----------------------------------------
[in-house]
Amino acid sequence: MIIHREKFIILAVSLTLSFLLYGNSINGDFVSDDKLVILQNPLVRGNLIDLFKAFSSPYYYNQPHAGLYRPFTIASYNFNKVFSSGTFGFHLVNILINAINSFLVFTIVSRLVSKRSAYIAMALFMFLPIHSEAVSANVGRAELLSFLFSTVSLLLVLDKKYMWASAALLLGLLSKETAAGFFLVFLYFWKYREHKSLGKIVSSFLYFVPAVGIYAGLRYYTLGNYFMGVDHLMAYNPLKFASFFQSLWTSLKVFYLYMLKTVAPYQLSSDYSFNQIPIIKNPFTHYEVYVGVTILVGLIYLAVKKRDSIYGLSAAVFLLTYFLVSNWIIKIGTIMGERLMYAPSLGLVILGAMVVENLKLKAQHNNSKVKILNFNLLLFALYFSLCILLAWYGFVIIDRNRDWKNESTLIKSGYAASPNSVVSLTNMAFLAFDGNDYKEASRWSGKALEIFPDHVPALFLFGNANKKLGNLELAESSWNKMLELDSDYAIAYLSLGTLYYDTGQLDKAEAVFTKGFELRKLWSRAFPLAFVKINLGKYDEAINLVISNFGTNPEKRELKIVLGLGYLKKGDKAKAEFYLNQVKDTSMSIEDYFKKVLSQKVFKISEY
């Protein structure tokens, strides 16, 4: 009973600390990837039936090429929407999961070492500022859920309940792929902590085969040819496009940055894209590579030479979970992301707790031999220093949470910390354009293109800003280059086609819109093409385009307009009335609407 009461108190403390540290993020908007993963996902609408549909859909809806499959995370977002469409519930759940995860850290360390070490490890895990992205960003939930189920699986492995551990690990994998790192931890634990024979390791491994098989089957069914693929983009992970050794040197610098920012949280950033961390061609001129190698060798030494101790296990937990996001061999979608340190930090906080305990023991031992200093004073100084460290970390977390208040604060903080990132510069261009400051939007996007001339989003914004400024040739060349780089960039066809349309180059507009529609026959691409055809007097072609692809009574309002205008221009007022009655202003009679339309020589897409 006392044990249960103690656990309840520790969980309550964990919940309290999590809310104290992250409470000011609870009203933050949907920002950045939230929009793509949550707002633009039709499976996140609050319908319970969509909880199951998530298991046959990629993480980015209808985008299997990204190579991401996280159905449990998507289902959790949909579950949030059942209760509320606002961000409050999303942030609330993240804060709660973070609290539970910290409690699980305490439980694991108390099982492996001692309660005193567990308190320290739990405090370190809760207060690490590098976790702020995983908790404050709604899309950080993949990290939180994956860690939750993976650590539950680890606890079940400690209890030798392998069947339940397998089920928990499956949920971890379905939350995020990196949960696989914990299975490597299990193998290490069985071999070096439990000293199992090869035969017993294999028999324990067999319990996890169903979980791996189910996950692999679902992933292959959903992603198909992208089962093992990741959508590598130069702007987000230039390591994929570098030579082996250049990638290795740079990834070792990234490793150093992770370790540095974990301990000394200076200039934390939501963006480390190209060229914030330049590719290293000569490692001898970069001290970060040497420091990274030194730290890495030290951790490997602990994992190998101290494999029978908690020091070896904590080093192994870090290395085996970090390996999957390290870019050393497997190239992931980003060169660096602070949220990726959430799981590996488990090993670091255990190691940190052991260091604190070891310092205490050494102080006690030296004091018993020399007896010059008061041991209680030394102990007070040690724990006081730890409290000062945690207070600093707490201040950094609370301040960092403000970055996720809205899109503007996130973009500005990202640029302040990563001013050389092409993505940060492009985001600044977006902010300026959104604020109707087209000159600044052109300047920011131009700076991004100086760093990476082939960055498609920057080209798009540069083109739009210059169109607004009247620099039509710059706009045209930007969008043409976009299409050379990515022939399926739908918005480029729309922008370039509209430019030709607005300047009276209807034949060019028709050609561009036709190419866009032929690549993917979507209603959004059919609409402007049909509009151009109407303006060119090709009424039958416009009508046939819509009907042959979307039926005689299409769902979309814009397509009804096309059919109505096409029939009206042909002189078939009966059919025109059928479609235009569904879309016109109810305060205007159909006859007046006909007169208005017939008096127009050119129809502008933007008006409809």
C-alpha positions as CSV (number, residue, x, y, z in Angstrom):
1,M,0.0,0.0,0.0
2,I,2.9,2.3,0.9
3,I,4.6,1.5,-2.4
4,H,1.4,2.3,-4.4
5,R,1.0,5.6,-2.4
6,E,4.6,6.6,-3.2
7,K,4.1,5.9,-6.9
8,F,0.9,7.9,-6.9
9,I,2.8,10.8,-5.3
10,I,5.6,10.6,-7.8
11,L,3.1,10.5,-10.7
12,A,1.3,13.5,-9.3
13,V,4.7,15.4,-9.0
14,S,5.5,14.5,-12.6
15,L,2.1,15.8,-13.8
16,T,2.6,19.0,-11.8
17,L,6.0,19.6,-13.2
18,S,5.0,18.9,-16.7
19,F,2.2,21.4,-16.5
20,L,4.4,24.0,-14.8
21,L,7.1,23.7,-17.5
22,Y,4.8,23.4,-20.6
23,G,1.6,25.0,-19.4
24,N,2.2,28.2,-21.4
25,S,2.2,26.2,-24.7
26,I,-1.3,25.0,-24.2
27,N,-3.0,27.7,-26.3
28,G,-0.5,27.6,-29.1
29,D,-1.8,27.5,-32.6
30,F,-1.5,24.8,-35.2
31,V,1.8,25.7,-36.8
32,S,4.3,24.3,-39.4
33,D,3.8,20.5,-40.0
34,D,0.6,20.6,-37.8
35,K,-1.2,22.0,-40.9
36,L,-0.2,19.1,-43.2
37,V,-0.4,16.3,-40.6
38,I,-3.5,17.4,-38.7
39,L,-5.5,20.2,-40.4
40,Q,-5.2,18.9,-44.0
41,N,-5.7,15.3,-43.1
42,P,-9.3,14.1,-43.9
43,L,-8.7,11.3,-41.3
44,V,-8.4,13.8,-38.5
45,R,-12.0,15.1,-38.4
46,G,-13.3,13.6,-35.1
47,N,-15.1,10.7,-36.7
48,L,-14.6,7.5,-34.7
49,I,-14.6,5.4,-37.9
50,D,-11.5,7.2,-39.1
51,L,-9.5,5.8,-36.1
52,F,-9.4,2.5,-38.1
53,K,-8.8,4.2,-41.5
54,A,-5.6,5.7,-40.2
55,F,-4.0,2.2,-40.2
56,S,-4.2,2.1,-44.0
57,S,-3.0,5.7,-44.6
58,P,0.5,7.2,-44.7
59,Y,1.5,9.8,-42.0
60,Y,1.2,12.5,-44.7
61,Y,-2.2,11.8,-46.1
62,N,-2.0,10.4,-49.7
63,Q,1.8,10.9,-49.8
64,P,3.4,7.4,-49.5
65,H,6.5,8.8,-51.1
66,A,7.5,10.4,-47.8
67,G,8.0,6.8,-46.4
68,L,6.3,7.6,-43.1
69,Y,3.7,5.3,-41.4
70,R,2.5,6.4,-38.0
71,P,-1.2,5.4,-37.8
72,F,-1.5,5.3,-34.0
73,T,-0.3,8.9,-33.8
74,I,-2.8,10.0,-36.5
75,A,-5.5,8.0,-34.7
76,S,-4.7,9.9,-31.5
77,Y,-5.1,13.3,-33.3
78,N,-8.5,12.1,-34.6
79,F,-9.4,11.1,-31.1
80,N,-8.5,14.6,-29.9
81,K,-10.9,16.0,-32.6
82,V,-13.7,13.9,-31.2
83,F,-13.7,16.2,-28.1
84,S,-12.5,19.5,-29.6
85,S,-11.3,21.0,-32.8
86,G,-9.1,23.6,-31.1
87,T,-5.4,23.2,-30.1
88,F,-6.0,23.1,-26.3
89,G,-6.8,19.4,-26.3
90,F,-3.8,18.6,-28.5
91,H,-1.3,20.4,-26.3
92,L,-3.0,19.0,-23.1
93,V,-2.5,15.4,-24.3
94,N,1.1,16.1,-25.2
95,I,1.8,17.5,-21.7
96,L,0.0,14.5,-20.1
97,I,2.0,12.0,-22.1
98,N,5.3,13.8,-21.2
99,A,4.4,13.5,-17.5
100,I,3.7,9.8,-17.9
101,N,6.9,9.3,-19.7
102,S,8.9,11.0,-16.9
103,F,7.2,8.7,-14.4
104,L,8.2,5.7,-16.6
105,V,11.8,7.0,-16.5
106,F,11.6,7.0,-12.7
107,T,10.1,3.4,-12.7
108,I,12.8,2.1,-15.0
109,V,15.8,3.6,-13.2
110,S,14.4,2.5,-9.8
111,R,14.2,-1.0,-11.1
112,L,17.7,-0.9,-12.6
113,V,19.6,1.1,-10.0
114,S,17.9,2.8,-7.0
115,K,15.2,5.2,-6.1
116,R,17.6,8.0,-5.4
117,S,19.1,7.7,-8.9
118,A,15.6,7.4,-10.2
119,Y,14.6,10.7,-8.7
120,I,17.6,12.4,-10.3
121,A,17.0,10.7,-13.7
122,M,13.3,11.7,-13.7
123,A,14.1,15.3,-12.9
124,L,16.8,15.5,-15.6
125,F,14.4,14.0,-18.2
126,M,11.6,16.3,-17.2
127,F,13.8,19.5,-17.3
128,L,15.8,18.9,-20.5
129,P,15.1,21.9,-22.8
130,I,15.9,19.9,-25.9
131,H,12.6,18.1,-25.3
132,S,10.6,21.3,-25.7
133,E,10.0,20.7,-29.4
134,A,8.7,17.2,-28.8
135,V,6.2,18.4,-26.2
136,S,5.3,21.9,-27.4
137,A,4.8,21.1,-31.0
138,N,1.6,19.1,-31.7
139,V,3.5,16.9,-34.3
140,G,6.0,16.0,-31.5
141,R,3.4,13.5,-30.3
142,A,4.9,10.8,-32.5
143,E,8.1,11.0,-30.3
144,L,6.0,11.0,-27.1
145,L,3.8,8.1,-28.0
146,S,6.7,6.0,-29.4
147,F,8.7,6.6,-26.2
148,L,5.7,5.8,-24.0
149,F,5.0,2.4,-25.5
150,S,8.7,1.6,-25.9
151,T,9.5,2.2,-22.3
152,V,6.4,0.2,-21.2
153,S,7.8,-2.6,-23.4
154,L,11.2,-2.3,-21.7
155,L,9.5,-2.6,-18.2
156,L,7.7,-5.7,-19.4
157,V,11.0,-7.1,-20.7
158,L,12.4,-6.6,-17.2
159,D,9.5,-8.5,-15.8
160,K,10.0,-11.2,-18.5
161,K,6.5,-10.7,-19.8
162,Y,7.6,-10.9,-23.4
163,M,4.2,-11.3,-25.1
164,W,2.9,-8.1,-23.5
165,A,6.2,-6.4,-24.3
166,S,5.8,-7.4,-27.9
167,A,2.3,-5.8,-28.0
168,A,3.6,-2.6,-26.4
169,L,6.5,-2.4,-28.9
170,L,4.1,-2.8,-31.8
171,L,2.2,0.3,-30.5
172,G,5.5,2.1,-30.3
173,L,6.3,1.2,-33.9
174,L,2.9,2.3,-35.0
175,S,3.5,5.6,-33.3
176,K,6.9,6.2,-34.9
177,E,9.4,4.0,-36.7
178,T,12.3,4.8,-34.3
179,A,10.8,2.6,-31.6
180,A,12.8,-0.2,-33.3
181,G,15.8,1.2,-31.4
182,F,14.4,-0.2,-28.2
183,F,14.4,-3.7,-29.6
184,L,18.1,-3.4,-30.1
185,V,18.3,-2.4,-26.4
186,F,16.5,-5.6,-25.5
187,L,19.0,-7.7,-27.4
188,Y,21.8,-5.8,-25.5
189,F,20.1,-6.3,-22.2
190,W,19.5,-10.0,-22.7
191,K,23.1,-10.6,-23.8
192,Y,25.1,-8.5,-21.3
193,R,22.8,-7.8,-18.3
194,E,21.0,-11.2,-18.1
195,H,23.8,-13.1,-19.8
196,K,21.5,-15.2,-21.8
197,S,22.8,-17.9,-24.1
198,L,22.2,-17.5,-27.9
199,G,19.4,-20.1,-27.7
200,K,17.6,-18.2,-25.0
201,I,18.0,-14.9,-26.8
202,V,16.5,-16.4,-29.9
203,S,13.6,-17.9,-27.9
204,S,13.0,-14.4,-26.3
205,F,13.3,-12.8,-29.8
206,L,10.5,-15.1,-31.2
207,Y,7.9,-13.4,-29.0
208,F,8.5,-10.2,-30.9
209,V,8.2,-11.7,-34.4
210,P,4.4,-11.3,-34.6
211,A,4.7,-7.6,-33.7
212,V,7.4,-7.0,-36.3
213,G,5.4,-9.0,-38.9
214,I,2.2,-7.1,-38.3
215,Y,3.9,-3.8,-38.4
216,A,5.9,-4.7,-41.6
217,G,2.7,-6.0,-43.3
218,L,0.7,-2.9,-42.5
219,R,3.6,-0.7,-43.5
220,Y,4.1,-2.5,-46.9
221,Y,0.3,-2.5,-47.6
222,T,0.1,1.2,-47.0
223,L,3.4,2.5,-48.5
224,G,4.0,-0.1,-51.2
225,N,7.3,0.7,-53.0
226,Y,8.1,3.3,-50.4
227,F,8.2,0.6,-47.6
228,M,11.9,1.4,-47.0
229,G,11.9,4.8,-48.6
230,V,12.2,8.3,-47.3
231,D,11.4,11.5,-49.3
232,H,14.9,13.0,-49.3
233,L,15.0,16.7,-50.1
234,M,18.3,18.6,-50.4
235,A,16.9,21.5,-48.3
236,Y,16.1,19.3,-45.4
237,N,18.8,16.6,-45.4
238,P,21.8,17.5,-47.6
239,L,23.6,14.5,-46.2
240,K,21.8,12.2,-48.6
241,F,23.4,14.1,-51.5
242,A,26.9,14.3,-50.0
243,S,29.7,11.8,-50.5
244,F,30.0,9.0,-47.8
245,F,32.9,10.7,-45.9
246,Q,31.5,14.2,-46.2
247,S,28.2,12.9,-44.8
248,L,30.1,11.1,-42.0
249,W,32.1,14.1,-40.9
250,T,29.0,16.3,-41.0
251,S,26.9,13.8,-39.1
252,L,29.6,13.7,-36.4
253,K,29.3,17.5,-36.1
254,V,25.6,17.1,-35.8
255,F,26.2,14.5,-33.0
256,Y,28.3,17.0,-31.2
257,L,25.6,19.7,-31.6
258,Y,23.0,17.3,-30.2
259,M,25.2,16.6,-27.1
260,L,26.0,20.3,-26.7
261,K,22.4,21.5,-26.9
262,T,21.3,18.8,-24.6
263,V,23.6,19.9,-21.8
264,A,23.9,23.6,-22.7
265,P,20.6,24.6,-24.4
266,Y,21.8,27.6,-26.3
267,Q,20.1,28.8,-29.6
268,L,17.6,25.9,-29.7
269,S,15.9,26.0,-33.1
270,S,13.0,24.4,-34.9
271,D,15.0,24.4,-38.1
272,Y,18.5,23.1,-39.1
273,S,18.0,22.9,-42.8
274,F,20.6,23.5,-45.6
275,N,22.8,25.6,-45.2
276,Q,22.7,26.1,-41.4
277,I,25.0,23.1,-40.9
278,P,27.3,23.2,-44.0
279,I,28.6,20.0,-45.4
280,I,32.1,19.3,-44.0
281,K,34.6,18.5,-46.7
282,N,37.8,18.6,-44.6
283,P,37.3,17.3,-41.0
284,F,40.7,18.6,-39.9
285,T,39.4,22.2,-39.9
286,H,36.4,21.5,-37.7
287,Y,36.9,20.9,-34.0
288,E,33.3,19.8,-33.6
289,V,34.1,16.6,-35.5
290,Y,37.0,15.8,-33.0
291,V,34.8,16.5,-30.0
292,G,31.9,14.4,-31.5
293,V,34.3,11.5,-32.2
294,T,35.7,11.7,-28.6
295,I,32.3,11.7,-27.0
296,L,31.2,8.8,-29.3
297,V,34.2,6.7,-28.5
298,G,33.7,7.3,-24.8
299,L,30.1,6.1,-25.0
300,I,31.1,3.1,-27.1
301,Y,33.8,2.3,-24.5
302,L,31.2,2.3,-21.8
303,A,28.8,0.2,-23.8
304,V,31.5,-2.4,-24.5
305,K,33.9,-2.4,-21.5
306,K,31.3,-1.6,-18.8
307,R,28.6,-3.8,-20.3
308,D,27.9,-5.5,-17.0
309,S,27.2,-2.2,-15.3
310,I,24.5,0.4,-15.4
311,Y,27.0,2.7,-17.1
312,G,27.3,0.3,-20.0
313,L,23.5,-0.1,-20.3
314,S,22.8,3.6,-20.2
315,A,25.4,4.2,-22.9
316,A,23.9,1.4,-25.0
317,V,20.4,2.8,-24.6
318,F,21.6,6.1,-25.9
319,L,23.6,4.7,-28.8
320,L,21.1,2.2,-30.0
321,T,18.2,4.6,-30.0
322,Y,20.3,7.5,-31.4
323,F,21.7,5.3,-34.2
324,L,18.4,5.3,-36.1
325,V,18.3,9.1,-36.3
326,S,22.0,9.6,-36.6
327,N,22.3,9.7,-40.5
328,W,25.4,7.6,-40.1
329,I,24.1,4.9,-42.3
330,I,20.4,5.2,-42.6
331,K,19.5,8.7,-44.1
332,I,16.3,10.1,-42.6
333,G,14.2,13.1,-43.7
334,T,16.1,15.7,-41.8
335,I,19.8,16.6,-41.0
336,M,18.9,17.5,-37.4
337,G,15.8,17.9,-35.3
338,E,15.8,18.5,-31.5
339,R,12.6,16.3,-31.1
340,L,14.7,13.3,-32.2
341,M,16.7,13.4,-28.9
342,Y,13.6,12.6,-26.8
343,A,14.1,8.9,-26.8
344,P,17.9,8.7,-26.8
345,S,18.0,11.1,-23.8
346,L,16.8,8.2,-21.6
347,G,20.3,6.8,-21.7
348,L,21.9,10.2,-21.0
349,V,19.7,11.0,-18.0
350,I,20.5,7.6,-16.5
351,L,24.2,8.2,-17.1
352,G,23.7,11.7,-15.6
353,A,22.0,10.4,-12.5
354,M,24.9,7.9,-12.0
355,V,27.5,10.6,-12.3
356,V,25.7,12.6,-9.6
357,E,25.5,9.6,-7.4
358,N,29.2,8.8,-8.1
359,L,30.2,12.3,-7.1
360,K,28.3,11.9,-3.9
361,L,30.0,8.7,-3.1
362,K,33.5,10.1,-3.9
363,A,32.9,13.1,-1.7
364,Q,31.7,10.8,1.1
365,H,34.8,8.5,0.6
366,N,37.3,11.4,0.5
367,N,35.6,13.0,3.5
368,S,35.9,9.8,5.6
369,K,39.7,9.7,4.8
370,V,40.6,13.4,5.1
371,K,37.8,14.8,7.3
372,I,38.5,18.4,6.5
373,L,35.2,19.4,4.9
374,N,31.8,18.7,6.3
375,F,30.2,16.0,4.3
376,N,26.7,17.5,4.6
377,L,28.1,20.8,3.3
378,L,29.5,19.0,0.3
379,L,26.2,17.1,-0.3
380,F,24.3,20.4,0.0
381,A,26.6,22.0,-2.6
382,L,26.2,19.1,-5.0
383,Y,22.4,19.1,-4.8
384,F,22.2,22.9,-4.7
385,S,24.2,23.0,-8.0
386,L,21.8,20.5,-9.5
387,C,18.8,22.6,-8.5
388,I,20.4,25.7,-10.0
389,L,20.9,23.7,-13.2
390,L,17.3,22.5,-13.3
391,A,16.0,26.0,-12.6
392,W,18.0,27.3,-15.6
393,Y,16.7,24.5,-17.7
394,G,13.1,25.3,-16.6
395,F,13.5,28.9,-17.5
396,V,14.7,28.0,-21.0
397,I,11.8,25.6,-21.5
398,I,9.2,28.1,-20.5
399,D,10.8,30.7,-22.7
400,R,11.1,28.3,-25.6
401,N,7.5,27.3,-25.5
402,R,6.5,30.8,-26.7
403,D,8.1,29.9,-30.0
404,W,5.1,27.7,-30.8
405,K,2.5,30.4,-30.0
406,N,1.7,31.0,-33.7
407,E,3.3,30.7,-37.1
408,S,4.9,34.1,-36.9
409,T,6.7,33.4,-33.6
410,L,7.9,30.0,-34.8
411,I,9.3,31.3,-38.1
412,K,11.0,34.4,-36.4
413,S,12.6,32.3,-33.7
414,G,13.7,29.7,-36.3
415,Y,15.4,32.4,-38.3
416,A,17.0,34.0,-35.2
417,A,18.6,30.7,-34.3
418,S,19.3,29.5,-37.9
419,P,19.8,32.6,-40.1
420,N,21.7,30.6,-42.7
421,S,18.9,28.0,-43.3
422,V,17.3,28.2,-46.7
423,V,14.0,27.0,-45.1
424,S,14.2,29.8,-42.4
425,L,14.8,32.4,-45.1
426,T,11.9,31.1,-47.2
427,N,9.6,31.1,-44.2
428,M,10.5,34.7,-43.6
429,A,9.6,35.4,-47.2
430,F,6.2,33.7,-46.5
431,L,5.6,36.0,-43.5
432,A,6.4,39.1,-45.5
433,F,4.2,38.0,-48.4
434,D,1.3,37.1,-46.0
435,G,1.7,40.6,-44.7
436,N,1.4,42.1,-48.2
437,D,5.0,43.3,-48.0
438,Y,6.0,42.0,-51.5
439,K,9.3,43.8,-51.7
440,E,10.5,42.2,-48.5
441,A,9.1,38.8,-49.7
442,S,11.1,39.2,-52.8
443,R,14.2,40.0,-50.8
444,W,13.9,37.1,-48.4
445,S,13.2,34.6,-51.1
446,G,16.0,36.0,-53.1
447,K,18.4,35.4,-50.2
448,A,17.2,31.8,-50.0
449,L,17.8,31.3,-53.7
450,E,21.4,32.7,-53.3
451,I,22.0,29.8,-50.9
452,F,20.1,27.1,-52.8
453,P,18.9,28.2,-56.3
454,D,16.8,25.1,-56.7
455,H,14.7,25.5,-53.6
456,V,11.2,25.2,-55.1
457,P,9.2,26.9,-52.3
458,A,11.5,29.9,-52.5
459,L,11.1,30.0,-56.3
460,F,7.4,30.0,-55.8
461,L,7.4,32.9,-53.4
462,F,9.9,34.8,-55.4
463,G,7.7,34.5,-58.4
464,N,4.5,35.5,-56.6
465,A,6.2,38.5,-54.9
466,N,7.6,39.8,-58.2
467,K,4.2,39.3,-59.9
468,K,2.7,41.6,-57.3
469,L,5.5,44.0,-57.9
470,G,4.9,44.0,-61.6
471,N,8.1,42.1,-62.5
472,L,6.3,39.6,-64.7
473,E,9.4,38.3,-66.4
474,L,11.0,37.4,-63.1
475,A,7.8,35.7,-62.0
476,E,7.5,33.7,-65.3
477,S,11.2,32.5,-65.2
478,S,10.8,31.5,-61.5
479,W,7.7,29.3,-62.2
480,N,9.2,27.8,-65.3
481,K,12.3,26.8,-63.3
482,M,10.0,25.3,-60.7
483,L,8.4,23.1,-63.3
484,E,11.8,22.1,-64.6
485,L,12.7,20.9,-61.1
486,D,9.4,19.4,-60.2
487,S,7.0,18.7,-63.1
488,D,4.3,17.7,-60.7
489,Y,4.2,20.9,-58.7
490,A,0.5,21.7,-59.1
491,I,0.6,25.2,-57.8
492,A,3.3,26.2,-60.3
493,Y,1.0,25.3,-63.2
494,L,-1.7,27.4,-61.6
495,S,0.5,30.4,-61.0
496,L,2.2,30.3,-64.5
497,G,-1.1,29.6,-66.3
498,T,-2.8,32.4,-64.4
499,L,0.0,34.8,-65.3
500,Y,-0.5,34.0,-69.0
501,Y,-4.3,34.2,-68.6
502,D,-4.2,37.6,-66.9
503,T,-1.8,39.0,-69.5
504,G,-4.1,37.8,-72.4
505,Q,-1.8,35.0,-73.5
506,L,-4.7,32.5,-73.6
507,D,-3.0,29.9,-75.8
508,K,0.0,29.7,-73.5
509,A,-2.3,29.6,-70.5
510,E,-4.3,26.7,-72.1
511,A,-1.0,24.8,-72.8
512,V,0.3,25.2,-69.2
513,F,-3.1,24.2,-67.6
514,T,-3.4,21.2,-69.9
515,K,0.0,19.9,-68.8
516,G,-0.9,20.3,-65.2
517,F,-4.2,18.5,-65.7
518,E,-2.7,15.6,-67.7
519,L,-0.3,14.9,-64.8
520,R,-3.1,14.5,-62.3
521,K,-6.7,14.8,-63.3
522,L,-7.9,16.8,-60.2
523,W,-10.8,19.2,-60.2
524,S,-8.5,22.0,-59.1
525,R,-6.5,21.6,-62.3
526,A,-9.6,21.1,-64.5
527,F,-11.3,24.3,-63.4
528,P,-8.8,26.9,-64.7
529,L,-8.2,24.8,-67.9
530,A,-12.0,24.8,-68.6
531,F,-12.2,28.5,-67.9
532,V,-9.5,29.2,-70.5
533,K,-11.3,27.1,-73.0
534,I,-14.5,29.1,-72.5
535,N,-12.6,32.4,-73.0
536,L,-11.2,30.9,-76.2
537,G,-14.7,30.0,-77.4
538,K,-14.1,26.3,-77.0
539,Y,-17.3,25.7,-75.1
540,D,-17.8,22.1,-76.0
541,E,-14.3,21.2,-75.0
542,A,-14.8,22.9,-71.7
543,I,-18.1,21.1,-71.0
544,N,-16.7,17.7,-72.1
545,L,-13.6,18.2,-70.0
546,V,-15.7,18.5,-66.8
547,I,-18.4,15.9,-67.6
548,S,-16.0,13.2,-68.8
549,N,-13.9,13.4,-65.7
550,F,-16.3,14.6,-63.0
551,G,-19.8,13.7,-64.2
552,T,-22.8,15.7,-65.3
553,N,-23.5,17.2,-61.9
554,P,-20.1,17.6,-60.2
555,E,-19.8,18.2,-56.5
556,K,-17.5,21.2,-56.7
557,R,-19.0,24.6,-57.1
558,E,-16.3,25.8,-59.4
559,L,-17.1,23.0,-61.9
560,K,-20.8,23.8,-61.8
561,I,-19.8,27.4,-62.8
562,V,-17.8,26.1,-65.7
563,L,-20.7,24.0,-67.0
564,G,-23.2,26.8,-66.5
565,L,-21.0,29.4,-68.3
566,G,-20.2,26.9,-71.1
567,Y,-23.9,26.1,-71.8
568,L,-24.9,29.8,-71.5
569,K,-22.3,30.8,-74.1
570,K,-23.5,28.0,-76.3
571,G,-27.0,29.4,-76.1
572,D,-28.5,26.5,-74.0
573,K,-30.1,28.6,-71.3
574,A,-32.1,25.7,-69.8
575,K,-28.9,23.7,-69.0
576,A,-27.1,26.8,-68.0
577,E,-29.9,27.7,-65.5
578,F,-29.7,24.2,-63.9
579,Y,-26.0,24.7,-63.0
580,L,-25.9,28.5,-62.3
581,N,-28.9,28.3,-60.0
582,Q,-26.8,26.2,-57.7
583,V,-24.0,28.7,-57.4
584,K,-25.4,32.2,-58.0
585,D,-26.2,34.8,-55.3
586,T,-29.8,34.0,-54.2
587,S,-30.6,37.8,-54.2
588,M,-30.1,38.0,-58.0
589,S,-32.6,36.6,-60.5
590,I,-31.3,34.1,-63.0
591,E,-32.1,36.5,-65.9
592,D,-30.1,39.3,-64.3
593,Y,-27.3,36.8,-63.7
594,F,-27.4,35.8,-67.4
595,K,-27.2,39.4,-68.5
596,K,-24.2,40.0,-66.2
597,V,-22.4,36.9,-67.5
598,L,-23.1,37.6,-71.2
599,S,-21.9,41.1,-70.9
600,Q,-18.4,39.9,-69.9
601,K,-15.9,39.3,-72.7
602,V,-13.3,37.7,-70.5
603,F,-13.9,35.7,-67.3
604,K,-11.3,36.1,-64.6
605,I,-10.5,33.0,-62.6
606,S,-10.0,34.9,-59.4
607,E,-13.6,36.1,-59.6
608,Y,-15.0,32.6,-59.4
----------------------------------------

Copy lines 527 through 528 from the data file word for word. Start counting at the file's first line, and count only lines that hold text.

523,W,-10.8,19.2,-60.2
524,S,-8.5,22.0,-59.1